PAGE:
Our pilot study of treated Bolivian patients residing in Barcelona initially detected a possible trend for a decrease in IgG1 titre compared to IgG and the other IgG subclasses. In the Argentine cohort of the main study, almost all patients remained seropositive post-treatment as determined by conventional serology, namely two commercial ELISAs that detect IgG with non-recombinant and recombinant antigens, showing that this could not determine whether treatment was successful. We assessed IgG and IgG1 antibody decline with ELISA against lysate and TSSApep-II/V/VI antigens pre- and post-treatment of early chronic Chagas disease patients. To our knowledge, there are few reports of TSSApep-II/V/VI as an antigen for assay with paired samples from chronic patients. Of pre-treatment samples screened by Chagas Sero K-SeT RDT for TSSApep-V/V/VI infection, 91.5% were positive, confirming that these are the predominant infecting lineages in the region, as previously reported [30, 63]. Among the patients who completed chemotherapy, a proportion of Chagas Sero K-SeT RDT positives (43.6%) showed IgG decline post-treatment, by visual assessment of band intensity. In contrast, IgG (82.9%) and IgG1 (100%) showed substantial decline by TSSApep-II/V/VI ELISA and even seronegativisation (Fig. 2). We propose an algorithm for incorporating IgG1 and IgG serological assays to infer the treatment outcome after chemotherapy when 5 years have elapsed (Fig. 3). In the ELISAs, IgG/IgG1 are detected with specific conjugates, whereas in the RDTs, antibodies are detected with protein G. Developing IgG1 RDTs could provide a useful tool for monitoring chemotherapy. Moreover, whereas the ELISA uses serum samples at a dilution of 1:200, RDTs use undiluted samples at the point of application, which may also explain the high RDT sensitivity with pre-treatment samples and the lower capacity to detect decline in antibody response. Modification of sample volume, together with specific IgG1 detection, could allow RDT assessment of antibody decline following chemotherapy (Fig. 3). Both antibody decline and seronegativisation were also observed in patients reporting an incomplete course of chemotherapy. Although the number of days of pill intake was missing for six out of 13 patients (group B), the remaining seven received an average of 20 days of treatment (range = 6–31) of the 60 days prescribed, thus on average less than half the treatment course. Shorter chemotherapy courses are now being trialed to avoid adverse reactions while sustaining parasiticidal effects [64, 65]. Similarly, all patients, including the 13 with incomplete treatment, had a negative kDNA-PCR post-treatment, suggesting that treatment may be effective with reduced length of chemotherapy. However, kDNA-PCR may have low sensitivity, and may not yield the correct diagnosis if there is a low number of circulating parasites.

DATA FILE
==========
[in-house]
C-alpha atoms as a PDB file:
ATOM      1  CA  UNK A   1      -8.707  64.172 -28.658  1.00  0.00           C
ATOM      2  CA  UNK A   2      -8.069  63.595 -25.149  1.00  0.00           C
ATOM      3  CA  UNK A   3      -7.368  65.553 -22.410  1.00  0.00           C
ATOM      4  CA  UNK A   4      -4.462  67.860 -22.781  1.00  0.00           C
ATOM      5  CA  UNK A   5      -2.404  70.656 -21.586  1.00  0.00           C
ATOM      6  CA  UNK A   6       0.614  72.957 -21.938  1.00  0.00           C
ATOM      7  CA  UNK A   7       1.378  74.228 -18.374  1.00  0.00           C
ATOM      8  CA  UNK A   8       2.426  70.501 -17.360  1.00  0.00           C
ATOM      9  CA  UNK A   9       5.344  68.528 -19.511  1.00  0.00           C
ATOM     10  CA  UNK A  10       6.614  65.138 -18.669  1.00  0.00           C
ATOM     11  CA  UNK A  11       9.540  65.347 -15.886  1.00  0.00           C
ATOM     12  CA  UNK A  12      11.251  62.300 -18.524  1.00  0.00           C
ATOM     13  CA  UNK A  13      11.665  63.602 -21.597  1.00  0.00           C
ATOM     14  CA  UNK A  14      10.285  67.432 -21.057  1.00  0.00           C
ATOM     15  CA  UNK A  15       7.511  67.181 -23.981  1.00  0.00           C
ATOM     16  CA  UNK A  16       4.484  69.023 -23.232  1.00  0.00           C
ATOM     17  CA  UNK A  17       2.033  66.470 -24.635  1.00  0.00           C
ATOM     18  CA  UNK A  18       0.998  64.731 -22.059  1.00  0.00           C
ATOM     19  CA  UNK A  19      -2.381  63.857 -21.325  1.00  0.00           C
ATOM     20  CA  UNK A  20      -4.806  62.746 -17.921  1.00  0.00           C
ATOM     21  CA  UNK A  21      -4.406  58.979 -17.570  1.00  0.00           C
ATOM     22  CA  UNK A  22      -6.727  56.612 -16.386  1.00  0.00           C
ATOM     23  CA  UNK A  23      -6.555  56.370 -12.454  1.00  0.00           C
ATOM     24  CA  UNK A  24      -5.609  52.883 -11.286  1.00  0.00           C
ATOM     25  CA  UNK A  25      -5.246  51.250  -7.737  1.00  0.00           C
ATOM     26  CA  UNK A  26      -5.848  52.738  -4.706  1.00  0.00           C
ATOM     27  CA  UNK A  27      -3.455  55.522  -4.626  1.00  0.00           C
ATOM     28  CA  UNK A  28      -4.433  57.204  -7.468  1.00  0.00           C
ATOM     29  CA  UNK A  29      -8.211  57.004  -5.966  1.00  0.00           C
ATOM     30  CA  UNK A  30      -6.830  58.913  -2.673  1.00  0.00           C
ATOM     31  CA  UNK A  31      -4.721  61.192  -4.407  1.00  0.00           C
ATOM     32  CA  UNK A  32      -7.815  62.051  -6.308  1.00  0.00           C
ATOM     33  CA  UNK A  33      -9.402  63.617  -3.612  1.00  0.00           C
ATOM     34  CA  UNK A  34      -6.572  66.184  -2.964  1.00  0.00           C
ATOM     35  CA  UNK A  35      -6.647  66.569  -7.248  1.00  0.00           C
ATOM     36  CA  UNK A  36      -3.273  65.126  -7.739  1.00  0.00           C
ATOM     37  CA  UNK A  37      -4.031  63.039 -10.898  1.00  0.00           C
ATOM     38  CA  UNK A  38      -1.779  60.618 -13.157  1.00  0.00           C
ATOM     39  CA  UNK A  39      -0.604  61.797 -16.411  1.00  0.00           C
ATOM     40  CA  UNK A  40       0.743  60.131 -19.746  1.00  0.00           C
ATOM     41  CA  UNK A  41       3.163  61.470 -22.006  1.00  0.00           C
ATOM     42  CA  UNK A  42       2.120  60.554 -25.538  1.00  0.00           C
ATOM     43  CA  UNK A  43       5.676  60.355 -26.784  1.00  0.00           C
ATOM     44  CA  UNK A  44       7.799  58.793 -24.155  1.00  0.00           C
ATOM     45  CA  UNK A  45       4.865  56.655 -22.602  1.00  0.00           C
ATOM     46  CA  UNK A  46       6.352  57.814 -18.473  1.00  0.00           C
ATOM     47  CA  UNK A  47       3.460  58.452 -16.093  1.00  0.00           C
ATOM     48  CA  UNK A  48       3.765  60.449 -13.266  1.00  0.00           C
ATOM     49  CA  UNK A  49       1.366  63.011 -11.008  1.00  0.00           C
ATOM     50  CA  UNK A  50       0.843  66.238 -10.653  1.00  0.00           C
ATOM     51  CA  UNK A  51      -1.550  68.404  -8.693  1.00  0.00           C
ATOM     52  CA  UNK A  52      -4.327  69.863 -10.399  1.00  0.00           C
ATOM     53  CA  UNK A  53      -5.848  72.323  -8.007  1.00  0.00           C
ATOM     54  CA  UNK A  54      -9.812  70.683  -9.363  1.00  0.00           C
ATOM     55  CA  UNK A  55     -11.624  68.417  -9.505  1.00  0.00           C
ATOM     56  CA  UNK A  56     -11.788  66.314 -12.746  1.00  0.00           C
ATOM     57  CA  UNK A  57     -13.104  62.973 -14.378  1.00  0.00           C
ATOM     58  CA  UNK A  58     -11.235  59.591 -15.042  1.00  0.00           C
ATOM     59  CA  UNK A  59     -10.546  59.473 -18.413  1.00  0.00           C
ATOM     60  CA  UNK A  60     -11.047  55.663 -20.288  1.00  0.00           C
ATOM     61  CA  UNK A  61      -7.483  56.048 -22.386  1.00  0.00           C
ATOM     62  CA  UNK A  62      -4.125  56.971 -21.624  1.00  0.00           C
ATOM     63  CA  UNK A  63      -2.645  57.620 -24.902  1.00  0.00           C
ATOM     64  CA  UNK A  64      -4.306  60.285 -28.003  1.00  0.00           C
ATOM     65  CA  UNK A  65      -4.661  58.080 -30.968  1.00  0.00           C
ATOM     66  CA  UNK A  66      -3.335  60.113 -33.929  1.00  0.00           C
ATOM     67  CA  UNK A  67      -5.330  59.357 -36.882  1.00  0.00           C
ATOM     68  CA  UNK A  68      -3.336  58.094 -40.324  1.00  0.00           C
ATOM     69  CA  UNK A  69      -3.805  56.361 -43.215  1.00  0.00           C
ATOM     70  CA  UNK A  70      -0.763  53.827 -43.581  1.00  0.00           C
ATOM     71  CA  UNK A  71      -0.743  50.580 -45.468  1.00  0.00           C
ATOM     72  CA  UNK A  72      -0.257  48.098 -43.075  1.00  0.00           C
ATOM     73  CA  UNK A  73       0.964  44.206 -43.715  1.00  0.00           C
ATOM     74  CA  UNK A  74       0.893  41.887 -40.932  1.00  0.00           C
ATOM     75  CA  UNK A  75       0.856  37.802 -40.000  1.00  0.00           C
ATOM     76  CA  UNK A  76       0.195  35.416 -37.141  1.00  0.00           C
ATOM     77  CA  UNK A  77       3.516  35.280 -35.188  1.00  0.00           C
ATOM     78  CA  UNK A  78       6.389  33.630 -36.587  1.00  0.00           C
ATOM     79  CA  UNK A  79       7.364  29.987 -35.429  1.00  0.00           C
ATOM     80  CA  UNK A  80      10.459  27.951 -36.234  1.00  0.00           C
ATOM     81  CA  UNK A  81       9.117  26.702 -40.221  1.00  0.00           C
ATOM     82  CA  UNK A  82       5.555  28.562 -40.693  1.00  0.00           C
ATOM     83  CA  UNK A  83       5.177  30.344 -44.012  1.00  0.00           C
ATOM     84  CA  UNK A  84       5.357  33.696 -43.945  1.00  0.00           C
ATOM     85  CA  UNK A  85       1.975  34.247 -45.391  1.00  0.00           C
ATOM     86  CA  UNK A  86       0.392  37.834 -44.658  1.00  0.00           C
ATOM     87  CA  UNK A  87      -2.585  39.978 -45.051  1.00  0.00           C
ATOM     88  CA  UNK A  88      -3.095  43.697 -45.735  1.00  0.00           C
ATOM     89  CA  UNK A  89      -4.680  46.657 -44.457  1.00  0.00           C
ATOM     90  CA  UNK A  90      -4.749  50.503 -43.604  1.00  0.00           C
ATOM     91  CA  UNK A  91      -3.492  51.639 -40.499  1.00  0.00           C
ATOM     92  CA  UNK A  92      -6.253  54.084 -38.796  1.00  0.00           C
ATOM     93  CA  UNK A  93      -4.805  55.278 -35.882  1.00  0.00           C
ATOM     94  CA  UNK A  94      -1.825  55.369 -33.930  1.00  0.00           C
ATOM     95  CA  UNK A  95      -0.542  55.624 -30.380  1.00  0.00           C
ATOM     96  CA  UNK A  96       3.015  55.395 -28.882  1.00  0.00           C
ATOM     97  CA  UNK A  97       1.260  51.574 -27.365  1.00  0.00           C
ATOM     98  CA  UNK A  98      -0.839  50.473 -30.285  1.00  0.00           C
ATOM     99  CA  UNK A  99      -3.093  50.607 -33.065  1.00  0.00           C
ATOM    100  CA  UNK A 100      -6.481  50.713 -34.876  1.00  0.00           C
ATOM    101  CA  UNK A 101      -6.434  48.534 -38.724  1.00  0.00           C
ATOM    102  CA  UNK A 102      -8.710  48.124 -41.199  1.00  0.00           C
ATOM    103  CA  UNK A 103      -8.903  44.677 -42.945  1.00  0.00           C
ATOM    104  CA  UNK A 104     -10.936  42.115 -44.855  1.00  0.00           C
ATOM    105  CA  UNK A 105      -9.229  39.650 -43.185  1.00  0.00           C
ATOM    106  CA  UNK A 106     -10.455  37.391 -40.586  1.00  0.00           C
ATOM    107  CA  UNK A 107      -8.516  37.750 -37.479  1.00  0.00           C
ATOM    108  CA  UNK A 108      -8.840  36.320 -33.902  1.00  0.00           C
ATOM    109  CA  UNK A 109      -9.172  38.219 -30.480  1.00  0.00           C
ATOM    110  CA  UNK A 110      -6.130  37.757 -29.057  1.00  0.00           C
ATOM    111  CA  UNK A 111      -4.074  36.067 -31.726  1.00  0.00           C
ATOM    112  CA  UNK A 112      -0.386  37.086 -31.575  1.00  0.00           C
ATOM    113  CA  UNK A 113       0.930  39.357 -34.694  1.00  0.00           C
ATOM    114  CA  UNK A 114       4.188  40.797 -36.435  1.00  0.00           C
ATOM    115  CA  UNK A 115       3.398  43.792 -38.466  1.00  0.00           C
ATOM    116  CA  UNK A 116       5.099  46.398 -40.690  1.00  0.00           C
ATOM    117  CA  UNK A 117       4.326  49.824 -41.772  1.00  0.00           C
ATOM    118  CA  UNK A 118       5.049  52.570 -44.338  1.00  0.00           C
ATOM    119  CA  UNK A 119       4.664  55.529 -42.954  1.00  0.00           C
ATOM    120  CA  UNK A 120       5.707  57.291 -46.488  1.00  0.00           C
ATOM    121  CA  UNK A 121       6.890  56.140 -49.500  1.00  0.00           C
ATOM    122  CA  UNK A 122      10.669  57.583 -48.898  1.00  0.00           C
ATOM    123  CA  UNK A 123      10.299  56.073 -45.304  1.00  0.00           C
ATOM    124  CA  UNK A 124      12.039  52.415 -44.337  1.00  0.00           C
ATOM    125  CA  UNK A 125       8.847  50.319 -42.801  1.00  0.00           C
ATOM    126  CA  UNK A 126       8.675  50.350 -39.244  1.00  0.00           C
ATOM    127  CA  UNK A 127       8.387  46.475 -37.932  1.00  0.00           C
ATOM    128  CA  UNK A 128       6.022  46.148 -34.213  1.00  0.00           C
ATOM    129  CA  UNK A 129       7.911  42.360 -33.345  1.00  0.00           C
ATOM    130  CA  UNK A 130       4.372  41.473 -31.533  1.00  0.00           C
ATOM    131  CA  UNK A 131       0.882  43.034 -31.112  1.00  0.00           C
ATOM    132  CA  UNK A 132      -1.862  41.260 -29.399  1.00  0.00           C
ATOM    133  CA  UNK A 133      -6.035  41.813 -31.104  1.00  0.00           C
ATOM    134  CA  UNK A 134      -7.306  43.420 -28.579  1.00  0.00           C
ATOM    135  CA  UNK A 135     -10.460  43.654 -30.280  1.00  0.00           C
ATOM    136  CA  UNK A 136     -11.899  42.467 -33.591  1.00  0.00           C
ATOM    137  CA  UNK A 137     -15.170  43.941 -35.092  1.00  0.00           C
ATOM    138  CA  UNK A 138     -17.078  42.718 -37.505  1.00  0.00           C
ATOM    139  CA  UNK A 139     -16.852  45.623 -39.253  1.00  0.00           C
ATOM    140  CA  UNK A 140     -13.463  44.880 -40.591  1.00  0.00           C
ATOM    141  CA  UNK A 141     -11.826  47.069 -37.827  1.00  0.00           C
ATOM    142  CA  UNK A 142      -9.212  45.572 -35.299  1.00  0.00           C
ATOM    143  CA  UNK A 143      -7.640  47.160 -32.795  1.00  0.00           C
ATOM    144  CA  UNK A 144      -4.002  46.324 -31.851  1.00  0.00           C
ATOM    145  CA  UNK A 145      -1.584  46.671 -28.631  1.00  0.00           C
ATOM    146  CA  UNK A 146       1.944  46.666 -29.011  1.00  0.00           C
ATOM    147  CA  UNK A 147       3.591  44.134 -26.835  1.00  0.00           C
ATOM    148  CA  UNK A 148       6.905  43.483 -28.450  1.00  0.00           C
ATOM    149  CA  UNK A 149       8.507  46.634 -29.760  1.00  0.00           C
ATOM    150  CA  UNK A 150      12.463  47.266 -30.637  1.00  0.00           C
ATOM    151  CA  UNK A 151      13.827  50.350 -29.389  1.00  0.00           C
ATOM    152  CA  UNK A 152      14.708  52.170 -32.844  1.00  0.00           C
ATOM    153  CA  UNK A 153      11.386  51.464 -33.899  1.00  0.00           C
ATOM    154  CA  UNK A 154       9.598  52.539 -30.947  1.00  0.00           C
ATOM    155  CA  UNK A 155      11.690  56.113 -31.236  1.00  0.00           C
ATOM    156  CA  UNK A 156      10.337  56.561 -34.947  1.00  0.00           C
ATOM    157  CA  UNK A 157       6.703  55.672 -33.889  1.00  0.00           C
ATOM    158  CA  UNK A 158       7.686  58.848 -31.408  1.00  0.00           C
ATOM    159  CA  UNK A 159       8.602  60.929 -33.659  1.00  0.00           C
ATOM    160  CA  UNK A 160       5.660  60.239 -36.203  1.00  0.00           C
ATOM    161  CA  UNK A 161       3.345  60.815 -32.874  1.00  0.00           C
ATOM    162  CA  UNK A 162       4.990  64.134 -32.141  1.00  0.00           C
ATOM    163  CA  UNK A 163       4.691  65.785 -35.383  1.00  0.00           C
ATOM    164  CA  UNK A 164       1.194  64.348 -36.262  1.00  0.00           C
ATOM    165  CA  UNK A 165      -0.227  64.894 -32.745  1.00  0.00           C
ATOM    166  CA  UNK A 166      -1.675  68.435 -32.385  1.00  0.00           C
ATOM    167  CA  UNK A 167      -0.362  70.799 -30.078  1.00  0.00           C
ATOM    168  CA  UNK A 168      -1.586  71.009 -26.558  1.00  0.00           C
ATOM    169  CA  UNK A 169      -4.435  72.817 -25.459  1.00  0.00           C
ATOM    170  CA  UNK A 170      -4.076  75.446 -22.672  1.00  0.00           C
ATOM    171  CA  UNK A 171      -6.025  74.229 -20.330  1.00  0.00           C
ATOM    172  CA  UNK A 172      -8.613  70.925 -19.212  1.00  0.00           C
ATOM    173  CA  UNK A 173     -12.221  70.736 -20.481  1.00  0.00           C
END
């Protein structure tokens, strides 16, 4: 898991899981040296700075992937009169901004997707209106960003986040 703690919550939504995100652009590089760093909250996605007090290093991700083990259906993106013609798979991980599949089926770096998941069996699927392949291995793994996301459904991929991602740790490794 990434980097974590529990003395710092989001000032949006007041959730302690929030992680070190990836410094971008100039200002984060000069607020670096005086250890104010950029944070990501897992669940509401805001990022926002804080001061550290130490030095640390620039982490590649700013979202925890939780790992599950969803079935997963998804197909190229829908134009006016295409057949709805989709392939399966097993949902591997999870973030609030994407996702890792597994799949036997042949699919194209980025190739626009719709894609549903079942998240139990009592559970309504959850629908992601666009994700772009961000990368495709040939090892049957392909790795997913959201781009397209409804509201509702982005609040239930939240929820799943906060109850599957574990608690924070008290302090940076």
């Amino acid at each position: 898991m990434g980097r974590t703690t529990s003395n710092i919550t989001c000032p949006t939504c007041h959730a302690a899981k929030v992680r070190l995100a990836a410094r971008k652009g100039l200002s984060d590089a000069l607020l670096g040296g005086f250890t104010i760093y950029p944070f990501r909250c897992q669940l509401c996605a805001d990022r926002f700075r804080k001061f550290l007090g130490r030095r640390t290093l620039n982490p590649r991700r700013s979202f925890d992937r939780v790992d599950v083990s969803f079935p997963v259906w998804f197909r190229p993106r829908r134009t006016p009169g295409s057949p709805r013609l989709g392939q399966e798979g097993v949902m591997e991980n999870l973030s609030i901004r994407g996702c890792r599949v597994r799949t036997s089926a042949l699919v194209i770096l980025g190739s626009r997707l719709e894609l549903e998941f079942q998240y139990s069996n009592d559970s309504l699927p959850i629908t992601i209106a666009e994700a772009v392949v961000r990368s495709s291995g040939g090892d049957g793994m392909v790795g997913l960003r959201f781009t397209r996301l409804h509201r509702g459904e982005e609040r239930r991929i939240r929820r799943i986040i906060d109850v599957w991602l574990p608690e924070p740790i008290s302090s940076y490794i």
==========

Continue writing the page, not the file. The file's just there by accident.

Fig. 3

Suggested algorithm for chemotherapy follow-up after an average of 5 years post-treatment. Proposed pathway for incorporating IgG and IgG1 serology to infer chemotherapy outcome

We considered whether treatment completion, ethnic group, pre-treatment kDNA-PCR result, gender, age and BMI were univariate factors associated with IgG1 or IgG levels. Significant associations were found between post-treatment high IgG1 and failure to complete treatment. High IgG1 has been associated with greater deterioration of cardiac function in Chagas disease patients [35]. Interestingly, a significant association was found between lower levels of IgG post-treatment and a negative pre-treatment kDNA-PCR. We speculate that there may be higher parasitaemia in patients with a positive pre-treatment kDNA-PCR, resulting in slower antibody decline. No associations were found between pre- or post-treatment antibody titres and gender, age or BMI.